In the event of a nuclear attack, the best thing to do is to take shelter underground. But if you’re stuck aboveground, the next-best thing to do is to build a DIY “expedient shelter.” We show you how.
The demand for well-stocked fallout shelters has receded since the end of the Cold War, when the Soviet Union collapsed and the threat of nuclear destruction receded, the world’s nuclear states continued to follow the diplomatic and behavioral norms of that era. Years of inflammatory statements by North Korea and Russia, for example, were met with comparative calm from the United States, whose responses were carefully calibrated to deter aggression. Global leaders learned to look to the United States as a voice of nuclear reassurance.
Donald Trump’s inability or unwillingness to abide by these norms has revived the sense that Armageddon is once again within the realm of the possible. Tensions with North Korea have grown under his administration, and the danger of nuclear confrontation is now higher than at any time since the Cuban missile crisis
In 2010, the U.S. government released a 130-page publication designed to help local officials plan for the explosion of a 10-kiloton weapon. The publication instructs survivors (anyone outside the blast radius) to shelter where they are, preferably in a basement or other underground space. It recommends waiting at least 12 hours before emerging; fallout drops by 90 percent within 7 hours of detonation. Not all experts agree with the shelter-in-place campaign. Joseph Cirincione, the author of Bomb Scare: The History and Future of Nuclear Weapons, says firestorms could turn such shelters into coffins. “The only true defense against a nuclear attack is to prevent it from happening in the first place,” he says.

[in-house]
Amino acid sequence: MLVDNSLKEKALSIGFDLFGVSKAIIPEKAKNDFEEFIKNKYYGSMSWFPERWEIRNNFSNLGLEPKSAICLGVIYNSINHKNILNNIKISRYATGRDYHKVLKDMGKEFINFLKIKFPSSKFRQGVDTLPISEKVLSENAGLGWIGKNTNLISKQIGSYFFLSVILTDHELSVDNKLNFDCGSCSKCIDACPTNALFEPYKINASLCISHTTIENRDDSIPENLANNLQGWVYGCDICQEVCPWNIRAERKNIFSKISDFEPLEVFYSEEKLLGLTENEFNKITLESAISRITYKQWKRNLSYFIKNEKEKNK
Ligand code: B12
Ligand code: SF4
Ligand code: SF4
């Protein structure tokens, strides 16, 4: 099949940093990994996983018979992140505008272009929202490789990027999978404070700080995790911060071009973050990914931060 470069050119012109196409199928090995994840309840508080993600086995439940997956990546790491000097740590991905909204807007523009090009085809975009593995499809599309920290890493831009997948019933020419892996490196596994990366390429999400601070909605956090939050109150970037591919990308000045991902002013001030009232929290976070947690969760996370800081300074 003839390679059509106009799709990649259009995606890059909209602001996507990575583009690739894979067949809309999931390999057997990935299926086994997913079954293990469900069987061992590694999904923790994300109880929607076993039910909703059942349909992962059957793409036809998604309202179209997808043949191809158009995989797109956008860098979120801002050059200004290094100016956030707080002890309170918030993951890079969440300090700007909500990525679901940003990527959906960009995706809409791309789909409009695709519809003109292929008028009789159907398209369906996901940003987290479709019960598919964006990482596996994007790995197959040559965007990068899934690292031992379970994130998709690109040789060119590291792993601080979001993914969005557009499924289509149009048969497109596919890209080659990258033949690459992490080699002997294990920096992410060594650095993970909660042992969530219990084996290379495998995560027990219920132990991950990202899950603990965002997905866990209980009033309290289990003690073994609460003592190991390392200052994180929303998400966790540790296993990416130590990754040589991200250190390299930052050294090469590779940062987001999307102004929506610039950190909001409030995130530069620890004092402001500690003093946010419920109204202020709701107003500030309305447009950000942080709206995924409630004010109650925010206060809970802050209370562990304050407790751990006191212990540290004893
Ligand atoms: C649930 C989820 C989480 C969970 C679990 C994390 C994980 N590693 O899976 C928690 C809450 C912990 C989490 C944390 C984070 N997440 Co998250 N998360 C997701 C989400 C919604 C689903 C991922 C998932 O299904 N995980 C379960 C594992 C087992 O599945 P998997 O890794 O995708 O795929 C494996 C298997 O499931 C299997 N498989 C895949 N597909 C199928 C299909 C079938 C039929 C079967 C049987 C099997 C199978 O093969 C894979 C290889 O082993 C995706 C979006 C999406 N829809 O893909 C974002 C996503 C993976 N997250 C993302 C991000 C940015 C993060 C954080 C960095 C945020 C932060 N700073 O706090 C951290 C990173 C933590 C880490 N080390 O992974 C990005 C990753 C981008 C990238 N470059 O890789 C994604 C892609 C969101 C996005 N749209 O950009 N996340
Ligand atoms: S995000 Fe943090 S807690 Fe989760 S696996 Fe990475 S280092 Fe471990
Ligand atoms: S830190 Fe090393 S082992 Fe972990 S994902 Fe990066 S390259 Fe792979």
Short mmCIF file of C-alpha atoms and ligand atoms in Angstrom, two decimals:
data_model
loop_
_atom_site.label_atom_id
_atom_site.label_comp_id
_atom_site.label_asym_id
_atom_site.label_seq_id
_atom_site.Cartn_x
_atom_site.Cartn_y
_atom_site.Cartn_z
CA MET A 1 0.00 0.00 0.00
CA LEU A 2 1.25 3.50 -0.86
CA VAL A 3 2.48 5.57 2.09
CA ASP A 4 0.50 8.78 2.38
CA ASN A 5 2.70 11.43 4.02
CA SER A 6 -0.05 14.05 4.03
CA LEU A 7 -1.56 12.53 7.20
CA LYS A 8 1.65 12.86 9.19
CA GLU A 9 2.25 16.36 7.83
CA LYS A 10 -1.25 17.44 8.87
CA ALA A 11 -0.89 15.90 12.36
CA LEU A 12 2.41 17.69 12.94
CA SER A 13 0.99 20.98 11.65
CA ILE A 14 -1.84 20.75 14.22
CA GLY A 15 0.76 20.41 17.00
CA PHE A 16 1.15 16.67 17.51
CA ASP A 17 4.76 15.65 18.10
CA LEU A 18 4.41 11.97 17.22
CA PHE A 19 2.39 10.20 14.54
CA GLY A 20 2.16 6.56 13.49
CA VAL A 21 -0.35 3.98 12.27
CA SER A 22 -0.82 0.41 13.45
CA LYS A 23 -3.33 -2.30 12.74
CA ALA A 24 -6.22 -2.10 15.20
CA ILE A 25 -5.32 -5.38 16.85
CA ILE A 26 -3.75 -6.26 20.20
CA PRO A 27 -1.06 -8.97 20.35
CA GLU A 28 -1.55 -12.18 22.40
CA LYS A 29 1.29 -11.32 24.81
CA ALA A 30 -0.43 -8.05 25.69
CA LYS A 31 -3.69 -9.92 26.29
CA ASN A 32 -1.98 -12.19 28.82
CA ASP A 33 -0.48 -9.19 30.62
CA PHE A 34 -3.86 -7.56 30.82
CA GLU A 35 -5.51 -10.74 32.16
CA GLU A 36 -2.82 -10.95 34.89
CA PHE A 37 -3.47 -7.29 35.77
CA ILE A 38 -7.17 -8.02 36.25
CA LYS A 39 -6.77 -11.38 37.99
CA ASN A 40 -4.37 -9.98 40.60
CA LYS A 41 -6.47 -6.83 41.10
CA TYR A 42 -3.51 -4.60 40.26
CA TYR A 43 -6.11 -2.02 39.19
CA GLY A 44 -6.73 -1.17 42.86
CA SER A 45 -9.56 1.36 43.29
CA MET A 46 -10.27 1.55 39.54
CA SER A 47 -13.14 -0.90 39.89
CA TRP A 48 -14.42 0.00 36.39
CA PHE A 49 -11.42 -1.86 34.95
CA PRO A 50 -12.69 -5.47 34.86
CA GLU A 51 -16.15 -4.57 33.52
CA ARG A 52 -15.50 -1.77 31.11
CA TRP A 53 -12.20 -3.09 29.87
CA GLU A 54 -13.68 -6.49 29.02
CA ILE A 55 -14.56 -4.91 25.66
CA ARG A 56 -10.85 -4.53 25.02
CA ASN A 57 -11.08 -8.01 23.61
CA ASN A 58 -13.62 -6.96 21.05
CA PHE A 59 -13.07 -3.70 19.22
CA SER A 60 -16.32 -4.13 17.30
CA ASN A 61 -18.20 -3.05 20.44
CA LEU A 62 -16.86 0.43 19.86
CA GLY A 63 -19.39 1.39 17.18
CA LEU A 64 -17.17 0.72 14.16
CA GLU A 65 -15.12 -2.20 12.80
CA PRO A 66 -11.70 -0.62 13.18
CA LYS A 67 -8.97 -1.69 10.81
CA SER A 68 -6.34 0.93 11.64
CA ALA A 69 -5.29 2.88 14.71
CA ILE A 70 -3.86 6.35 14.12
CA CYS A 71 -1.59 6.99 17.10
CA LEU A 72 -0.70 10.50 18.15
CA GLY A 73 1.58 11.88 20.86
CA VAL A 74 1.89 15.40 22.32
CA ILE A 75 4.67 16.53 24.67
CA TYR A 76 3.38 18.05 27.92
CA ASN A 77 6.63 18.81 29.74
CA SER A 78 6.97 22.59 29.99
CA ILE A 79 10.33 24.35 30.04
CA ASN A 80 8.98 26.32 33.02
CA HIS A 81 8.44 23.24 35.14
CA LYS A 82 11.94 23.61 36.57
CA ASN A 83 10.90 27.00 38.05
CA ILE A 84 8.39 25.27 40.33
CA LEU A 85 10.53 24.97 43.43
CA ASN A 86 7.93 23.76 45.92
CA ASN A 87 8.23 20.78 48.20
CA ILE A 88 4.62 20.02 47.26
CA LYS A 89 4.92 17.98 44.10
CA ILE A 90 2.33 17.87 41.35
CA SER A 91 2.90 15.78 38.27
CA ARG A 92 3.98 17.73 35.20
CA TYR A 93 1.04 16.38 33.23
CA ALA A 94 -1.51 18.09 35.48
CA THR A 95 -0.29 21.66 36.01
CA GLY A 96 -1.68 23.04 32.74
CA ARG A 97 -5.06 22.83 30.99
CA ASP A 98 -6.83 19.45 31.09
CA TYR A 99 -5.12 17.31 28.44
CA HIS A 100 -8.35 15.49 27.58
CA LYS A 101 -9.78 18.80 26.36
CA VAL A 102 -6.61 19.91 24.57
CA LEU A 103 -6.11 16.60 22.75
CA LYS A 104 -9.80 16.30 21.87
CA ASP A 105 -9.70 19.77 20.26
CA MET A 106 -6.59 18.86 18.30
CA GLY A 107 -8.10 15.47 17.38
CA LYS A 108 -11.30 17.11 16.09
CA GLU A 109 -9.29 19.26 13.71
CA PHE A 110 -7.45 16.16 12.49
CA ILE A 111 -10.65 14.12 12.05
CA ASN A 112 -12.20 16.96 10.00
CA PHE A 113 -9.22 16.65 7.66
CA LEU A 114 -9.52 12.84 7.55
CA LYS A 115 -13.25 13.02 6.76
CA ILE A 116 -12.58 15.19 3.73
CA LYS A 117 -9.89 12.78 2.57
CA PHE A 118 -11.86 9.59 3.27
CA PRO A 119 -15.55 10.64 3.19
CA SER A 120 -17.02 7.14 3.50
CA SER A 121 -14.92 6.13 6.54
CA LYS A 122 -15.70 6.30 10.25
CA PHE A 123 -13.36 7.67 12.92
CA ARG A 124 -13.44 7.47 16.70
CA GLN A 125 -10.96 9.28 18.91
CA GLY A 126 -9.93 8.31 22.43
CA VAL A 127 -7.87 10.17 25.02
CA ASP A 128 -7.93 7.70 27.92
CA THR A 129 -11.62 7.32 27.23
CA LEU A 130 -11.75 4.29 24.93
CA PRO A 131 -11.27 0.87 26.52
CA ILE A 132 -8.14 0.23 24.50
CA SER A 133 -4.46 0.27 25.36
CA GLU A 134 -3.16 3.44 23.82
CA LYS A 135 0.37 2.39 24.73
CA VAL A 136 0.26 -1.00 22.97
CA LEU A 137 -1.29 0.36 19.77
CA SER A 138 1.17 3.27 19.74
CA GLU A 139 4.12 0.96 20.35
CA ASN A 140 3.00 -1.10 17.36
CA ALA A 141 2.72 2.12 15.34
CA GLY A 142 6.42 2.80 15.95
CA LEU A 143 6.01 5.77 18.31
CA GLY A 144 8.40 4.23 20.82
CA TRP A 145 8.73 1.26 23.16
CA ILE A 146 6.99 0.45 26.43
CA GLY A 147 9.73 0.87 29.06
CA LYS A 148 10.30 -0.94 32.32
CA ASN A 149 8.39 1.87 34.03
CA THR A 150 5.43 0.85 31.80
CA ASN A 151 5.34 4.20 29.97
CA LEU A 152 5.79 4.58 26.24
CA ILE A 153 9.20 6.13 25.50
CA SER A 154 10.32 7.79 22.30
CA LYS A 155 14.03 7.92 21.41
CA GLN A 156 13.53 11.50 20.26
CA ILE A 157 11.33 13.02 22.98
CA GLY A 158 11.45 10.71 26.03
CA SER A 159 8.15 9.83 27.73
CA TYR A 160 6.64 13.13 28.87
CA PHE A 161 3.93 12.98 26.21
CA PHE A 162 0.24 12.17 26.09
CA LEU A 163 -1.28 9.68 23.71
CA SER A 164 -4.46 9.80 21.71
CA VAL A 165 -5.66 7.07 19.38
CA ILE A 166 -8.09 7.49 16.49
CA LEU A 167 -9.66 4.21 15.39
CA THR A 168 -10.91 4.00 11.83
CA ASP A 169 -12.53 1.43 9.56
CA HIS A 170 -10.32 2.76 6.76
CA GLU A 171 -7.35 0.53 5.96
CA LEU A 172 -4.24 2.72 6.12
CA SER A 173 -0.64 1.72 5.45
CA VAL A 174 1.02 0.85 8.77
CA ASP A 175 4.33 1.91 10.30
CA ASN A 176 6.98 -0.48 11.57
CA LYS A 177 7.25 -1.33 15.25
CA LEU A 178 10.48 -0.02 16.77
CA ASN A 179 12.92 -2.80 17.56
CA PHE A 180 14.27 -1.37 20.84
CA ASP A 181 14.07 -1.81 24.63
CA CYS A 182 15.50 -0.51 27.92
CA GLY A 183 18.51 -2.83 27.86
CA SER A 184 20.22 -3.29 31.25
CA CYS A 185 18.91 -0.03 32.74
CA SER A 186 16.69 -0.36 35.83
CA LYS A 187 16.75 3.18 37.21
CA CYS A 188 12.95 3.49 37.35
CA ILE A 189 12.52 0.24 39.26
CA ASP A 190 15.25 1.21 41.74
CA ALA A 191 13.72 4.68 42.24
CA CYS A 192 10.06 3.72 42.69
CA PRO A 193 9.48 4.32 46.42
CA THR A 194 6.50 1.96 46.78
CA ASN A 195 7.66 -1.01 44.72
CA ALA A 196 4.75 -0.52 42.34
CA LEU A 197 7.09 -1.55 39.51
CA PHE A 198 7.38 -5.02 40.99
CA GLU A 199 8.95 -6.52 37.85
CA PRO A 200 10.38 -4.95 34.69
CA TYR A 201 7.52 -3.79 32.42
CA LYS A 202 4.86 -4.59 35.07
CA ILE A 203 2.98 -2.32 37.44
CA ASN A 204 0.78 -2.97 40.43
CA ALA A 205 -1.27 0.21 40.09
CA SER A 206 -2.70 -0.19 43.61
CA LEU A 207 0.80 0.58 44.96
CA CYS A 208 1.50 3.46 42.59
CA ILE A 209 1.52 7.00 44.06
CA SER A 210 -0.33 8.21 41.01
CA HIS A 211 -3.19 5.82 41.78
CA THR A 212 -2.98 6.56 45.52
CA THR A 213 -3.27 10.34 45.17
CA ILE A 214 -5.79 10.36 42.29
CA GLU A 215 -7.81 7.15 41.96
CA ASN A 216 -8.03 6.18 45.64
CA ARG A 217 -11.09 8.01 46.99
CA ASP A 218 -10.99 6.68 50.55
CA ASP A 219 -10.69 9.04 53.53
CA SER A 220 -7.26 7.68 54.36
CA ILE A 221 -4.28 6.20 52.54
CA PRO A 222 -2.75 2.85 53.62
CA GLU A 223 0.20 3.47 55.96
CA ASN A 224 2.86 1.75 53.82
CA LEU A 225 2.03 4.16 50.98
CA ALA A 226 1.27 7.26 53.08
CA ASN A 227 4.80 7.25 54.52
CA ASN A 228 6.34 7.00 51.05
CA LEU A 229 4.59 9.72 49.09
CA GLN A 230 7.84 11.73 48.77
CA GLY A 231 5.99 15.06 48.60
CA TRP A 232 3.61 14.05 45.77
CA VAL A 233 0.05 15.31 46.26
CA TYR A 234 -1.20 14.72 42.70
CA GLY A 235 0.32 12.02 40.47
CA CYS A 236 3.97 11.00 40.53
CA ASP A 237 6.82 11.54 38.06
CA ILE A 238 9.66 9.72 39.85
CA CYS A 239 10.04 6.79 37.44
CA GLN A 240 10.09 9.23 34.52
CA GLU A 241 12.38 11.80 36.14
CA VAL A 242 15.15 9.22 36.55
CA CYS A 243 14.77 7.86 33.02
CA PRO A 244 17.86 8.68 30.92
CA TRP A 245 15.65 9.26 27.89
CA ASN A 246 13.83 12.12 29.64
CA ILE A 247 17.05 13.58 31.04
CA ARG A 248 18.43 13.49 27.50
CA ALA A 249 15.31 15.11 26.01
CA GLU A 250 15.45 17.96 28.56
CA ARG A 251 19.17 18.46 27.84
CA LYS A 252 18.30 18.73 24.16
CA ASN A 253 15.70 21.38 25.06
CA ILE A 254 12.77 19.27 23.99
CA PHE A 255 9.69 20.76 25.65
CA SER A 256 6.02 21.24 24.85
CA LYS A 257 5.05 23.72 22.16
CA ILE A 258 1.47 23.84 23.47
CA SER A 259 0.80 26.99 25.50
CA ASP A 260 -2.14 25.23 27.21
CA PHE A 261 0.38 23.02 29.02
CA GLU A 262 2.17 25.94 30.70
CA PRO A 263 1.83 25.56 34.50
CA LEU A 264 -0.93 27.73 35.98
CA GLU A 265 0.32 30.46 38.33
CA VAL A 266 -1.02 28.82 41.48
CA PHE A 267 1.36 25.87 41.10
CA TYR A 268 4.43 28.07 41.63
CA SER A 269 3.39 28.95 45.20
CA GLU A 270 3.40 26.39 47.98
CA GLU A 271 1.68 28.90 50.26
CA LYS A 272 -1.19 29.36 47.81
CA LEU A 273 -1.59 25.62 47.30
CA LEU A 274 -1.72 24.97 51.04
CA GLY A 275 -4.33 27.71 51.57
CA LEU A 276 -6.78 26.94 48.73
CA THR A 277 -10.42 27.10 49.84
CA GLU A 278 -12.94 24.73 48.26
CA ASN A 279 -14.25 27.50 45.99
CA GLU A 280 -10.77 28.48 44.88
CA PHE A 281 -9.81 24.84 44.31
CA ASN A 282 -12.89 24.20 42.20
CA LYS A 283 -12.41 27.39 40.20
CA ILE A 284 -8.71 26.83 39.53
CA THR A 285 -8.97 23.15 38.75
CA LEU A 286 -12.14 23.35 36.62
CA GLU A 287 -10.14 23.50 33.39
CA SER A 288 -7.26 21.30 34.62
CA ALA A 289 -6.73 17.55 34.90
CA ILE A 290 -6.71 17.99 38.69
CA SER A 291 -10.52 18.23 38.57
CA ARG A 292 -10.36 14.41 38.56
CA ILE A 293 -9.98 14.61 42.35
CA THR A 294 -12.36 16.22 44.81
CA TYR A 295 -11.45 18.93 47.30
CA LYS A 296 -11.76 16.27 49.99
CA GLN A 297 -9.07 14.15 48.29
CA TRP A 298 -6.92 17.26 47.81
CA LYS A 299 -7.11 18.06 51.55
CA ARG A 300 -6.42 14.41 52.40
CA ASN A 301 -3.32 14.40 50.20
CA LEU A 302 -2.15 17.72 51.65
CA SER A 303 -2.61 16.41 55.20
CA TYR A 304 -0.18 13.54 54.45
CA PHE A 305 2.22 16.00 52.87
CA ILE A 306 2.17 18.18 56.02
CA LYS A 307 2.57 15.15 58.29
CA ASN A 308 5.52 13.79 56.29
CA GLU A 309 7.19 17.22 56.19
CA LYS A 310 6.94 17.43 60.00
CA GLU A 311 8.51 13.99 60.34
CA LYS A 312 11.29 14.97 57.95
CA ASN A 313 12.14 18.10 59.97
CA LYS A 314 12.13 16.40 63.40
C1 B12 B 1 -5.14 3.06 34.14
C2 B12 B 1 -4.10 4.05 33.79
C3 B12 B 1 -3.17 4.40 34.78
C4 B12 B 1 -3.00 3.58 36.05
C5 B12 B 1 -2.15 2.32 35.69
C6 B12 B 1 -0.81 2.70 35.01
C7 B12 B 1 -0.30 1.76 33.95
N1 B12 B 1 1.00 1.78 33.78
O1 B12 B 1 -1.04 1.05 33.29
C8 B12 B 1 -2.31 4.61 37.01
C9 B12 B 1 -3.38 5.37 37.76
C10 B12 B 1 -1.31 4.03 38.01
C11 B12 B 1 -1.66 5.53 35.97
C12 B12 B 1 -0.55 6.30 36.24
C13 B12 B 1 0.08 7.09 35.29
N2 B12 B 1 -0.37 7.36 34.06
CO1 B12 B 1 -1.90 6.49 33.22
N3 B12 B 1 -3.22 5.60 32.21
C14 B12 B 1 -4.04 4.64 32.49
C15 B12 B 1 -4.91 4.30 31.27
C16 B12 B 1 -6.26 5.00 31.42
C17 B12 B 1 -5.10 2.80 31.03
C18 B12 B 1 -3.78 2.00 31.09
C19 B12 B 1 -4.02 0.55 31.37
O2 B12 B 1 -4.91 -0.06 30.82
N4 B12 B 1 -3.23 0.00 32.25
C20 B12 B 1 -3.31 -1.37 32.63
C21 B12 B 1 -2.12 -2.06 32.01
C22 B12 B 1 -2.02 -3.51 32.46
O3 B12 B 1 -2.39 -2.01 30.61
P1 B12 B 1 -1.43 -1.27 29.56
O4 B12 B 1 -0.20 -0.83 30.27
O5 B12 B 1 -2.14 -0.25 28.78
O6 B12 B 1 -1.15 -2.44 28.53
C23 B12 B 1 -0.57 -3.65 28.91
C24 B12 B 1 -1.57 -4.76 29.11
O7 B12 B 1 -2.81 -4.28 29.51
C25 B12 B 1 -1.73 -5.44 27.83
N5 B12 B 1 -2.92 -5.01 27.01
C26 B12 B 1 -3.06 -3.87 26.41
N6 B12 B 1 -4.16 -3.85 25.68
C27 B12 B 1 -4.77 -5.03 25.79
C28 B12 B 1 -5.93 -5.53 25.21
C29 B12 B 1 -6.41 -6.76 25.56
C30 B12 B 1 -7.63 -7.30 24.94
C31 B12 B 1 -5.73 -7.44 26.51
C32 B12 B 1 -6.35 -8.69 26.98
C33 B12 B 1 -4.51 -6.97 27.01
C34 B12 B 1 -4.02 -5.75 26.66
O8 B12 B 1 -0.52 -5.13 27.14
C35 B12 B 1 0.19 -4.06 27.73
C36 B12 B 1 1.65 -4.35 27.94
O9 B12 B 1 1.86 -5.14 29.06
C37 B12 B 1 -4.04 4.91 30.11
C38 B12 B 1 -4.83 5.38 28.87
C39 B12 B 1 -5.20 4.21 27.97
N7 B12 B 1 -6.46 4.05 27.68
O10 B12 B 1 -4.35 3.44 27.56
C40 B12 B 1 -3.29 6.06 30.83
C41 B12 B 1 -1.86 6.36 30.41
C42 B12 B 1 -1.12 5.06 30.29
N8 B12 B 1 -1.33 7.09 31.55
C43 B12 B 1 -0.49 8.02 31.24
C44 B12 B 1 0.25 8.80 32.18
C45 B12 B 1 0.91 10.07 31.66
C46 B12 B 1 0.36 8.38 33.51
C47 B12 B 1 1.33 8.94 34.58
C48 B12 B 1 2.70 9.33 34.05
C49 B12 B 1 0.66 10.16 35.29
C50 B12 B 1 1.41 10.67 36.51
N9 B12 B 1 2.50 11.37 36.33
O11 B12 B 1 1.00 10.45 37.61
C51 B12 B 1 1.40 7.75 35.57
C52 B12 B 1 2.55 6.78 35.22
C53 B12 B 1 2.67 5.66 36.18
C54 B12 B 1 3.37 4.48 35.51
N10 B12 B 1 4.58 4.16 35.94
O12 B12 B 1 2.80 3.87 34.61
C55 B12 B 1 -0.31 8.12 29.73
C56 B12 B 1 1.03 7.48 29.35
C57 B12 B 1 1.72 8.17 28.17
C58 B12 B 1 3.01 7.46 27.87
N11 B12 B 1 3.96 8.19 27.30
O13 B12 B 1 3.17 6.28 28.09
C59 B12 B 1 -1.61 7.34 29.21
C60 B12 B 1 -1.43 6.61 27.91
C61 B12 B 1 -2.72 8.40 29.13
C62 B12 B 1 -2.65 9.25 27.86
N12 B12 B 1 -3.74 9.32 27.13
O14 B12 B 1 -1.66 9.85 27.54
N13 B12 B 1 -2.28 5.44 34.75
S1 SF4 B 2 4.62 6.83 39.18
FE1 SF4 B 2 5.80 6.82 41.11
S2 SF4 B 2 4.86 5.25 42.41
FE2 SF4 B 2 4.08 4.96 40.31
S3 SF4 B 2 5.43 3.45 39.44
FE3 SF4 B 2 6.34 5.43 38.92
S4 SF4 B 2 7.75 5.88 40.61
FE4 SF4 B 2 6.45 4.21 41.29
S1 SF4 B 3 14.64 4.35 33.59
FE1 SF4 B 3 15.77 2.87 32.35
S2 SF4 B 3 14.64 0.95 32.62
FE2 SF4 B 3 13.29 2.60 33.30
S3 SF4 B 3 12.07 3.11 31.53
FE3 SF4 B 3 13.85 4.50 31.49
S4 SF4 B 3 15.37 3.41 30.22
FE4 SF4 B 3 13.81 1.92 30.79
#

Living Room to Fallout Shelter
A basement or underground area is the best location to hide from nuclear fallout, but what if you’re stuck aboveground? people in that situation should build an “expedient shelter.” Here’s how:
Step One: Find a solid table, desk or workbench that is tall enough to fit survivors and supplies.
Step Two: Surround it with shielding, such as books, mattresses or furniture. Several inches of protection is enough to block radiation.
Step Three: Gather your supplies in the shelter. Don’t go overboard—you may only need 12 hours’ worth.
Step Four: Block the entrance, but include two small vents for air.
Hand-Cranked Radio: Listen for updates on fire and radiation risks.
Bucket: Use for personal sanitation.
Medicine: Fill prescriptions so that you always have a few days’ worth.
Food: Opt for snacks and bottled water.
Dosimeter: Emerge when the pen-size device detects low ionizing radiation; a safe level depends on how long it will take to find new shelter.